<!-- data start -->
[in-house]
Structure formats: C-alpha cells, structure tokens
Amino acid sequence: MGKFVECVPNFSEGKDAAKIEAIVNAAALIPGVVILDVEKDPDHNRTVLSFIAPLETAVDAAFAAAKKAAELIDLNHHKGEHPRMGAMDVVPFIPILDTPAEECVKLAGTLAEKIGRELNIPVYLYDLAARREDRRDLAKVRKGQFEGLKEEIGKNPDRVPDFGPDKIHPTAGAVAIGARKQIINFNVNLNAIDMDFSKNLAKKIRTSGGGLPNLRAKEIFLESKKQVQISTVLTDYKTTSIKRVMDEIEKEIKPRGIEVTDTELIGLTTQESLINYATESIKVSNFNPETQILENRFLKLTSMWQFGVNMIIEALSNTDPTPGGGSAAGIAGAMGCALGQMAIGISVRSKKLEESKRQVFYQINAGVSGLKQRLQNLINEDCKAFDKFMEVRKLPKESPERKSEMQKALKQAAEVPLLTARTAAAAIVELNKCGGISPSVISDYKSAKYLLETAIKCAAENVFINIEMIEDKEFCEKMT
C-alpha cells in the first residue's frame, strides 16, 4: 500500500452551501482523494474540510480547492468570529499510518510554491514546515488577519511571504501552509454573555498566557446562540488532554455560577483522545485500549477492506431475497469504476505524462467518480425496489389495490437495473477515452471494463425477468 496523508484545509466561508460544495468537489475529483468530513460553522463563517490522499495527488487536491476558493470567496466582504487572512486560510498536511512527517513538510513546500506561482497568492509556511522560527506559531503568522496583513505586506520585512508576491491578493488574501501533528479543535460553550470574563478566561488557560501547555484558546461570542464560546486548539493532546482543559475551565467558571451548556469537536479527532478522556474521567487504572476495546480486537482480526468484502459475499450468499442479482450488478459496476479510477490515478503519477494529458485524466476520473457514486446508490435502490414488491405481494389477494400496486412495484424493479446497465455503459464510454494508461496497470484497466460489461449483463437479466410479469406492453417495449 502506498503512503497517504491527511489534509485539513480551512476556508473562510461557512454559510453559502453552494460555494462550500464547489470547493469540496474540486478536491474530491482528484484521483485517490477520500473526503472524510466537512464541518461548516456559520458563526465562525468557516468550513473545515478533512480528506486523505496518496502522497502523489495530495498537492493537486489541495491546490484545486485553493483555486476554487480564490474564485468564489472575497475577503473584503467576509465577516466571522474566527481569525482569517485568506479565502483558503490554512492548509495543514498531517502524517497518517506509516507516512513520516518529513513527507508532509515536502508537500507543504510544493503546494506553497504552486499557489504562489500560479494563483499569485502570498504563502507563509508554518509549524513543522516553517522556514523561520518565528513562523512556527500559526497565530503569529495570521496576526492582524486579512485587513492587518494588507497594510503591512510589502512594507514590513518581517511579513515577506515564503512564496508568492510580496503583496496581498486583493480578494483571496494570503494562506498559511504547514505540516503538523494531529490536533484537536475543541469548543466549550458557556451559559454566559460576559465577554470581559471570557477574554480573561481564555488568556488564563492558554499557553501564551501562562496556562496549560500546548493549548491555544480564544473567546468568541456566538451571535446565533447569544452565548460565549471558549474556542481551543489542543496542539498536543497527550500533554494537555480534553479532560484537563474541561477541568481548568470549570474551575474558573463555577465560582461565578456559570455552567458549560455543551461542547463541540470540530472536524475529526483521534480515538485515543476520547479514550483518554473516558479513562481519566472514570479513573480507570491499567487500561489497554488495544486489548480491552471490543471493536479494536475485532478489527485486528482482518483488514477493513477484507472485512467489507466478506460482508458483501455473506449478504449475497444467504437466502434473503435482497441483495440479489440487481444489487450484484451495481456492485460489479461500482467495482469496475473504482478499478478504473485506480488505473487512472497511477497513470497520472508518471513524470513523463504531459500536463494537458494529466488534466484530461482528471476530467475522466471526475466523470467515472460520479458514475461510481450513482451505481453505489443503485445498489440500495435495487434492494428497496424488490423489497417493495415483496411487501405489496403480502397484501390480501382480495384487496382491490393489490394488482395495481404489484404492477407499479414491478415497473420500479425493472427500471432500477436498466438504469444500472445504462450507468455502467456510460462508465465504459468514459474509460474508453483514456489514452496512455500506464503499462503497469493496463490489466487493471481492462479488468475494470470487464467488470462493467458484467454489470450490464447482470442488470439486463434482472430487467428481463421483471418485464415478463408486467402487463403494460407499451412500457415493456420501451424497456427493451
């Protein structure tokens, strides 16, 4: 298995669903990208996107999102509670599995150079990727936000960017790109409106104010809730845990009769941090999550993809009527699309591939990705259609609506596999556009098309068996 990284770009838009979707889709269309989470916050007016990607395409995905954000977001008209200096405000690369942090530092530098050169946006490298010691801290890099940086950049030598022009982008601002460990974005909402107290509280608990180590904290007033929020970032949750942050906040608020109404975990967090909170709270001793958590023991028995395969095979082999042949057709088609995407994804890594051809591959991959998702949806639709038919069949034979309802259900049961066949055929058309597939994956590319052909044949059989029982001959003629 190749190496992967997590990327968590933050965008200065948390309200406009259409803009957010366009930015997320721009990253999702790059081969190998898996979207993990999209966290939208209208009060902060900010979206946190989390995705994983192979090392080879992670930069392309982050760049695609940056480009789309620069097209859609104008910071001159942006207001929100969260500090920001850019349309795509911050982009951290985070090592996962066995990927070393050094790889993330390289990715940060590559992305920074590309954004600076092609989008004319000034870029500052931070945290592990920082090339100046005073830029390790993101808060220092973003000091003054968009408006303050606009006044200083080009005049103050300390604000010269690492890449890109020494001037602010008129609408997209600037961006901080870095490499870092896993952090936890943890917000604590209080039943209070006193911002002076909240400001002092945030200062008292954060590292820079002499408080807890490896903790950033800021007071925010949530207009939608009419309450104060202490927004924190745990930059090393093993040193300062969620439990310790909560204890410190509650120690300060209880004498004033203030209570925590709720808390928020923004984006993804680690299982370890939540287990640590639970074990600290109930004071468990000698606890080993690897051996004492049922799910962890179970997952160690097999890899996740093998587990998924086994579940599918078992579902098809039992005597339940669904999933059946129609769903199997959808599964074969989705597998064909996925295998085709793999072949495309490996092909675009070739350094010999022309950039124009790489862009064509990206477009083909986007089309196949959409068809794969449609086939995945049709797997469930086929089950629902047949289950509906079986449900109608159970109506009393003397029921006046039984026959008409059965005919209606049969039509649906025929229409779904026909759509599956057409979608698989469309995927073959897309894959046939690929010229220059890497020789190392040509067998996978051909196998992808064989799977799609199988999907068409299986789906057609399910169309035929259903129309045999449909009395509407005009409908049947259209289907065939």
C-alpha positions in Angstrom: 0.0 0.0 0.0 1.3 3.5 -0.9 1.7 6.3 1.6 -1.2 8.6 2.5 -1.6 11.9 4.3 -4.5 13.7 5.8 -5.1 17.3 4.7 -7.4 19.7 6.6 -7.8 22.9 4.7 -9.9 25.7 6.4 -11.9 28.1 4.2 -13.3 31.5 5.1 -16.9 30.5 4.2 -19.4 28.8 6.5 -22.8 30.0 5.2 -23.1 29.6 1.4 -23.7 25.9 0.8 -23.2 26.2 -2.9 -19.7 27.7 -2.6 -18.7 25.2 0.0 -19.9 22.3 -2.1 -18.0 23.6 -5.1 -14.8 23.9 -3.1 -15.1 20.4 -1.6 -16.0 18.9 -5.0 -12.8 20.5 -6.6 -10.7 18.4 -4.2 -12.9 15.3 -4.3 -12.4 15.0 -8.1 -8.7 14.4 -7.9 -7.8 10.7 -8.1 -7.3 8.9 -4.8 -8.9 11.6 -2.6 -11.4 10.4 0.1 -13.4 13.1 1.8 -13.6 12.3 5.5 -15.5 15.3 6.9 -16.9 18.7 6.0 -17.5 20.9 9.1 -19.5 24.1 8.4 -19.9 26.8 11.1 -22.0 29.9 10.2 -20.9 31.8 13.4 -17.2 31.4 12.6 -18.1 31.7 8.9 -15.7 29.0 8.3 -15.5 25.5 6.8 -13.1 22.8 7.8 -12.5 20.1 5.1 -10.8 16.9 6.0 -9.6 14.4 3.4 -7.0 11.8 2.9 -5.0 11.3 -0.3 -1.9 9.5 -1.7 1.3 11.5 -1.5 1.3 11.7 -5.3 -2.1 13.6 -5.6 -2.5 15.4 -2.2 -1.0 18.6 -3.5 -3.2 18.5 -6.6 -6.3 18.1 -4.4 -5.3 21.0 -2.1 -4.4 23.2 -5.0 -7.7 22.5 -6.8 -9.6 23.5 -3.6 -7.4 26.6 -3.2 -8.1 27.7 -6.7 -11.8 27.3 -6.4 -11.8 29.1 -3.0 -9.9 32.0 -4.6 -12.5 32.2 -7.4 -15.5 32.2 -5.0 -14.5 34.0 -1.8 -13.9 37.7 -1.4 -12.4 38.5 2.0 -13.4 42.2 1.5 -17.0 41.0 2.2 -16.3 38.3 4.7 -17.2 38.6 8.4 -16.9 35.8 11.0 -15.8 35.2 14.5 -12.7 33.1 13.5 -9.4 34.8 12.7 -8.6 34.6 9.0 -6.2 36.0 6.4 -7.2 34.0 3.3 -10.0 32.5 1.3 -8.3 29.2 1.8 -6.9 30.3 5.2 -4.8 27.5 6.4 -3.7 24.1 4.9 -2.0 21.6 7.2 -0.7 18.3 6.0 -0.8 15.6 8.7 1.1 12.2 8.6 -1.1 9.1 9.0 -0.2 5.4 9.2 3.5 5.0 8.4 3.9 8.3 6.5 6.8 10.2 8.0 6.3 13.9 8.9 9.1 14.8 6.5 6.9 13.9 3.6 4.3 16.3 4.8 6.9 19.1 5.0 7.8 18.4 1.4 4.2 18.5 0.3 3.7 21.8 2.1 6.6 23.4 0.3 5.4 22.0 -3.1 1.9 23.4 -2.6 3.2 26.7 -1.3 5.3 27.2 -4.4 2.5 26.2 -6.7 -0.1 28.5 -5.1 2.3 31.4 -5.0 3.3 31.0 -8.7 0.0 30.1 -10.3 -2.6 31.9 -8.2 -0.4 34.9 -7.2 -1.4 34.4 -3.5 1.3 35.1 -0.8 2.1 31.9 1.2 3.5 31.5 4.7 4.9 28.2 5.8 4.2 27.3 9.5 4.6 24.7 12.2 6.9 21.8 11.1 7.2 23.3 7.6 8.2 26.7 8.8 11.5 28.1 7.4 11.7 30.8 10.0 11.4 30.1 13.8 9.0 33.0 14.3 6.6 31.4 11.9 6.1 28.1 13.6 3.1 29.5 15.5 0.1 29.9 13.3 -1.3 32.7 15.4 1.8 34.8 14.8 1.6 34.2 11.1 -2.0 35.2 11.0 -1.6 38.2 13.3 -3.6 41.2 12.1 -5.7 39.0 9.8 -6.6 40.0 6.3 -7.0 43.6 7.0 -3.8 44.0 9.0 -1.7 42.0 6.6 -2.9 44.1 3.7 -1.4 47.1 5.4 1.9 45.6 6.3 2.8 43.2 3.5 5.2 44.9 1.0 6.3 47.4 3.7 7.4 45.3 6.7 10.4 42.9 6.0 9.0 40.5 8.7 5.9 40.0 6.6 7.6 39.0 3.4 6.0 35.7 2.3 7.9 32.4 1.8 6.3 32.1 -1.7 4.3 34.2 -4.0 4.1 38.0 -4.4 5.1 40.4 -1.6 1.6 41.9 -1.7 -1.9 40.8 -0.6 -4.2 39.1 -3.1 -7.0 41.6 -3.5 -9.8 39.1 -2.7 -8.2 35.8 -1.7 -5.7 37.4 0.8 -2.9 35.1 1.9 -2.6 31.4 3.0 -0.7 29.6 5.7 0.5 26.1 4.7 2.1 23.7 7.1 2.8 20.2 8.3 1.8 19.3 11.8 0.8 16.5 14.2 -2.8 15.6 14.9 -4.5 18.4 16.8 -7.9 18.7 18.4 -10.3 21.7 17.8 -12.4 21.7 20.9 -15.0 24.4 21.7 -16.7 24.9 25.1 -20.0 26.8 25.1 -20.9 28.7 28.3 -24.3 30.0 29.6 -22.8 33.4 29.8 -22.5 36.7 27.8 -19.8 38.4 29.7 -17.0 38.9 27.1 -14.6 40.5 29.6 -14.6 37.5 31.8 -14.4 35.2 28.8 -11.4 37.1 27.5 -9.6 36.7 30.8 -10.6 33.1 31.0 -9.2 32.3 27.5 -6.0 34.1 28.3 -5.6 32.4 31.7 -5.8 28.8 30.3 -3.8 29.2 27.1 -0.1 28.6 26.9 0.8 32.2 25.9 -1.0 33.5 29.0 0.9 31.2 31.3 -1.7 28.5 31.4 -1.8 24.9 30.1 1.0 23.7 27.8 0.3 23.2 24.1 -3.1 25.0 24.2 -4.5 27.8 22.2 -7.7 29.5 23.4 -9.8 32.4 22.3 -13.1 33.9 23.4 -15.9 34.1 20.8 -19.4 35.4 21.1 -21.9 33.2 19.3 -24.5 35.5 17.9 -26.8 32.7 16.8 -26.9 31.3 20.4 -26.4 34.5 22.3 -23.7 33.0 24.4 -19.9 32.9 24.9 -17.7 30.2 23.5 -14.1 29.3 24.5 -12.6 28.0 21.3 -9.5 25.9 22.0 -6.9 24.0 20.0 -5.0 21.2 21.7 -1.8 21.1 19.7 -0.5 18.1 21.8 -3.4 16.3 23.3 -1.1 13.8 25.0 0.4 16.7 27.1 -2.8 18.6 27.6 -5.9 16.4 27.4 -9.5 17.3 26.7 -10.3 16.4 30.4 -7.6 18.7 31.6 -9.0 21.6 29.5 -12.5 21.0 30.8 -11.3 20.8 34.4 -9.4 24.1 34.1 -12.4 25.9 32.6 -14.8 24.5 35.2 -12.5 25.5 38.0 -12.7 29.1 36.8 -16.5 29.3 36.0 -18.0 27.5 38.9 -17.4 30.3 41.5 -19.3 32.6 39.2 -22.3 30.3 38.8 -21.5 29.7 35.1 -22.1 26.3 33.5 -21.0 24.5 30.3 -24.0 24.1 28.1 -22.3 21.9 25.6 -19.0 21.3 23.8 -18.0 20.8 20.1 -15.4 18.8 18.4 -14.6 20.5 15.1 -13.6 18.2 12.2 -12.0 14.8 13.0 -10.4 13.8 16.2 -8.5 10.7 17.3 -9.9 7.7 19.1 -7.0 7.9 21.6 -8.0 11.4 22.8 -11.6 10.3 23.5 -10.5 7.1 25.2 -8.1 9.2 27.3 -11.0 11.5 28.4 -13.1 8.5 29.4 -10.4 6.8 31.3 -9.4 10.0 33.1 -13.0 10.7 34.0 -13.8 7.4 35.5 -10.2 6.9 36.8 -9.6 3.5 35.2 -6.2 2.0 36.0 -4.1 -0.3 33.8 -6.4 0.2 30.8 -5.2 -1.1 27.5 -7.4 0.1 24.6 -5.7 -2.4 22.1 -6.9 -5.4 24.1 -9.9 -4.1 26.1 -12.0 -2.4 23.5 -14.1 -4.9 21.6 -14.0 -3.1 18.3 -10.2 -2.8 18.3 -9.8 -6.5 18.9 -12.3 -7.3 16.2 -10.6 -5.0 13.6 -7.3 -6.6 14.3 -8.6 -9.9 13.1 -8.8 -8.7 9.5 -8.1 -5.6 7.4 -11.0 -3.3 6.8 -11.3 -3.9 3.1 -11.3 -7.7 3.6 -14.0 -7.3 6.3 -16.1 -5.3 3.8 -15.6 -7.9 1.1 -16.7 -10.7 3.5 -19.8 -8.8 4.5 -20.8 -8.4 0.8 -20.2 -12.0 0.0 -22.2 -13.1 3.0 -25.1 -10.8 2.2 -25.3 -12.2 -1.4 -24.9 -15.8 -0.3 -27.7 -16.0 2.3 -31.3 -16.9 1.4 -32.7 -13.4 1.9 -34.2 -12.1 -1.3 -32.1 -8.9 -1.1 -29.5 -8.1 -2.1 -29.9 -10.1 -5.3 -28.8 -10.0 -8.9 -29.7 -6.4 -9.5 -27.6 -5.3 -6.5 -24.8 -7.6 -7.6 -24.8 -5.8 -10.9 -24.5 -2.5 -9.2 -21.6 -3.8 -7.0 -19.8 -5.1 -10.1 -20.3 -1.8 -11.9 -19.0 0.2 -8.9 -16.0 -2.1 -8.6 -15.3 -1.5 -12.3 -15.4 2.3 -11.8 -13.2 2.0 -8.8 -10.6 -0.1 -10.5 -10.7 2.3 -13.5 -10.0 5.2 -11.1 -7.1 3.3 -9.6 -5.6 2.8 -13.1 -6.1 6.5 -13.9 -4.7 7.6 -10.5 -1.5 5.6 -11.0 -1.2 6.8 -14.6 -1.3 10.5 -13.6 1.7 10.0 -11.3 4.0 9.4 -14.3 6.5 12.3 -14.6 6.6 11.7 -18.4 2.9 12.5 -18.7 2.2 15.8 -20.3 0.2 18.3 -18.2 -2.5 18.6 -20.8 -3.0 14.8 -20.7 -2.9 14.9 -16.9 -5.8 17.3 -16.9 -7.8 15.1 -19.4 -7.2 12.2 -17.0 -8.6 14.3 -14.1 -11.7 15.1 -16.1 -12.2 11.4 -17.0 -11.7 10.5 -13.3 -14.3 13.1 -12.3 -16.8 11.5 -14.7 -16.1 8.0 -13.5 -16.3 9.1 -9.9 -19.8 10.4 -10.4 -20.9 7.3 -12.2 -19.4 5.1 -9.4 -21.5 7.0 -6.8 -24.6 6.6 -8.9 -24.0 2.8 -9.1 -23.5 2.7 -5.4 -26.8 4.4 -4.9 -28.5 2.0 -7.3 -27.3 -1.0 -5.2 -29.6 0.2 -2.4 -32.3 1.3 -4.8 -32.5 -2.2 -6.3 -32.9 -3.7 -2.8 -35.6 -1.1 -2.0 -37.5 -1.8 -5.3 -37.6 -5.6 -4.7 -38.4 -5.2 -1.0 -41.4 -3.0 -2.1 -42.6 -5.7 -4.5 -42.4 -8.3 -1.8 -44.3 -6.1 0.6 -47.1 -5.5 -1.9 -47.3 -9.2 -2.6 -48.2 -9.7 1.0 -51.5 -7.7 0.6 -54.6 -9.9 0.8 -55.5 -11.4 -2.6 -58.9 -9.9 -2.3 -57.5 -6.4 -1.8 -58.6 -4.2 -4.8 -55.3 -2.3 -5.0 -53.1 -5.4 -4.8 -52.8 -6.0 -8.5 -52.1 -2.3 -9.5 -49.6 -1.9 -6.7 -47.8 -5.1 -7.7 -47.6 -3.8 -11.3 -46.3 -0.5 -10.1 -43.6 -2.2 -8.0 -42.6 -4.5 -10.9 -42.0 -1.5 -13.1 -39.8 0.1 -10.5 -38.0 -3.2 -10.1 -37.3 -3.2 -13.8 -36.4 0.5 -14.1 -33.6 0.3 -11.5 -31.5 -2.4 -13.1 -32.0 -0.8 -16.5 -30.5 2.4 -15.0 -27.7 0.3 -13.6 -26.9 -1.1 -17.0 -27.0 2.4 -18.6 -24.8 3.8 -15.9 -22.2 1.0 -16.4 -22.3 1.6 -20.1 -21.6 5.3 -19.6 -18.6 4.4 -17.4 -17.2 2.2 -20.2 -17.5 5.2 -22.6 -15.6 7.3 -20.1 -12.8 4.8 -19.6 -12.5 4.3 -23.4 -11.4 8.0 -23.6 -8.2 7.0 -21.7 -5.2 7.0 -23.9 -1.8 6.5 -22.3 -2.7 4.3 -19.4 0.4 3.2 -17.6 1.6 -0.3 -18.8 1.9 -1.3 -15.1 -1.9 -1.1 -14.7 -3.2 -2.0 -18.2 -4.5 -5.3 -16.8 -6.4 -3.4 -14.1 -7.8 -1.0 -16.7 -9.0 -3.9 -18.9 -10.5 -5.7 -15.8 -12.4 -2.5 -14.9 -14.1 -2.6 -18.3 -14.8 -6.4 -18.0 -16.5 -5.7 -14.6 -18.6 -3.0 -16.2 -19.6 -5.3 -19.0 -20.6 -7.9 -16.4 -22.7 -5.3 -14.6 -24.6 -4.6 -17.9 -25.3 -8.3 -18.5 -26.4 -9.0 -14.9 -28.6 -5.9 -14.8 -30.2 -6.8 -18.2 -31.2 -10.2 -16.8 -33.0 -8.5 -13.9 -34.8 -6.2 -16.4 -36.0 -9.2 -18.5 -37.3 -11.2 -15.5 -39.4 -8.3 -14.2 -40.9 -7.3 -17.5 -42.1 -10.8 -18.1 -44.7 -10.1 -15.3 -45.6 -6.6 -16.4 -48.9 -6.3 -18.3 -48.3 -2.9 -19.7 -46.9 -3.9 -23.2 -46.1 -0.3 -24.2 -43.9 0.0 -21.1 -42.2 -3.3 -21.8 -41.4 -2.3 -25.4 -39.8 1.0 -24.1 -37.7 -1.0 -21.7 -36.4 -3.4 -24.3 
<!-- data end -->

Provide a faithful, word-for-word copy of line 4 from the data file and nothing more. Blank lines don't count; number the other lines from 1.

C-alpha cells in the first residue's frame, strides 16, 4: 500500500452551501482523494474540510480547492468570529499510518510554491514546515488577519511571504501552509454573555498566557446562540488532554455560577483522545485500549477492506431475497469504476505524462467518480425496489389495490437495473477515452471494463425477468 496523508484545509466561508460544495468537489475529483468530513460553522463563517490522499495527488487536491476558493470567496466582504487572512486560510498536511512527517513538510513546500506561482497568492509556511522560527506559531503568522496583513505586506520585512508576491491578493488574501501533528479543535460553550470574563478566561488557560501547555484558546461570542464560546486548539493532546482543559475551565467558571451548556469537536479527532478522556474521567487504572476495546480486537482480526468484502459475499450468499442479482450488478459496476479510477490515478503519477494529458485524466476520473457514486446508490435502490414488491405481494389477494400496486412495484424493479446497465455503459464510454494508461496497470484497466460489461449483463437479466410479469406492453417495449 502506498503512503497517504491527511489534509485539513480551512476556508473562510461557512454559510453559502453552494460555494462550500464547489470547493469540496474540486478536491474530491482528484484521483485517490477520500473526503472524510466537512464541518461548516456559520458563526465562525468557516468550513473545515478533512480528506486523505496518496502522497502523489495530495498537492493537486489541495491546490484545486485553493483555486476554487480564490474564485468564489472575497475577503473584503467576509465577516466571522474566527481569525482569517485568506479565502483558503490554512492548509495543514498531517502524517497518517506509516507516512513520516518529513513527507508532509515536502508537500507543504510544493503546494506553497504552486499557489504562489500560479494563483499569485502570498504563502507563509508554518509549524513543522516553517522556514523561520518565528513562523512556527500559526497565530503569529495570521496576526492582524486579512485587513492587518494588507497594510503591512510589502512594507514590513518581517511579513515577506515564503512564496508568492510580496503583496496581498486583493480578494483571496494570503494562506498559511504547514505540516503538523494531529490536533484537536475543541469548543466549550458557556451559559454566559460576559465577554470581559471570557477574554480573561481564555488568556488564563492558554499557553501564551501562562496556562496549560500546548493549548491555544480564544473567546468568541456566538451571535446565533447569544452565548460565549471558549474556542481551543489542543496542539498536543497527550500533554494537555480534553479532560484537563474541561477541568481548568470549570474551575474558573463555577465560582461565578456559570455552567458549560455543551461542547463541540470540530472536524475529526483521534480515538485515543476520547479514550483518554473516558479513562481519566472514570479513573480507570491499567487500561489497554488495544486489548480491552471490543471493536479494536475485532478489527485486528482482518483488514477493513477484507472485512467489507466478506460482508458483501455473506449478504449475497444467504437466502434473503435482497441483495440479489440487481444489487450484484451495481456492485460489479461500482467495482469496475473504482478499478478504473485506480488505473487512472497511477497513470497520472508518471513524470513523463504531459500536463494537458494529466488534466484530461482528471476530467475522466471526475466523470467515472460520479458514475461510481450513482451505481453505489443503485445498489440500495435495487434492494428497496424488490423489497417493495415483496411487501405489496403480502397484501390480501382480495384487496382491490393489490394488482395495481404489484404492477407499479414491478415497473420500479425493472427500471432500477436498466438504469444500472445504462450507468455502467456510460462508465465504459468514459474509460474508453483514456489514452496512455500506464503499462503497469493496463490489466487493471481492462479488468475494470470487464467488470462493467458484467454489470450490464447482470442488470439486463434482472430487467428481463421483471418485464415478463408486467402487463403494460407499451412500457415493456420501451424497456427493451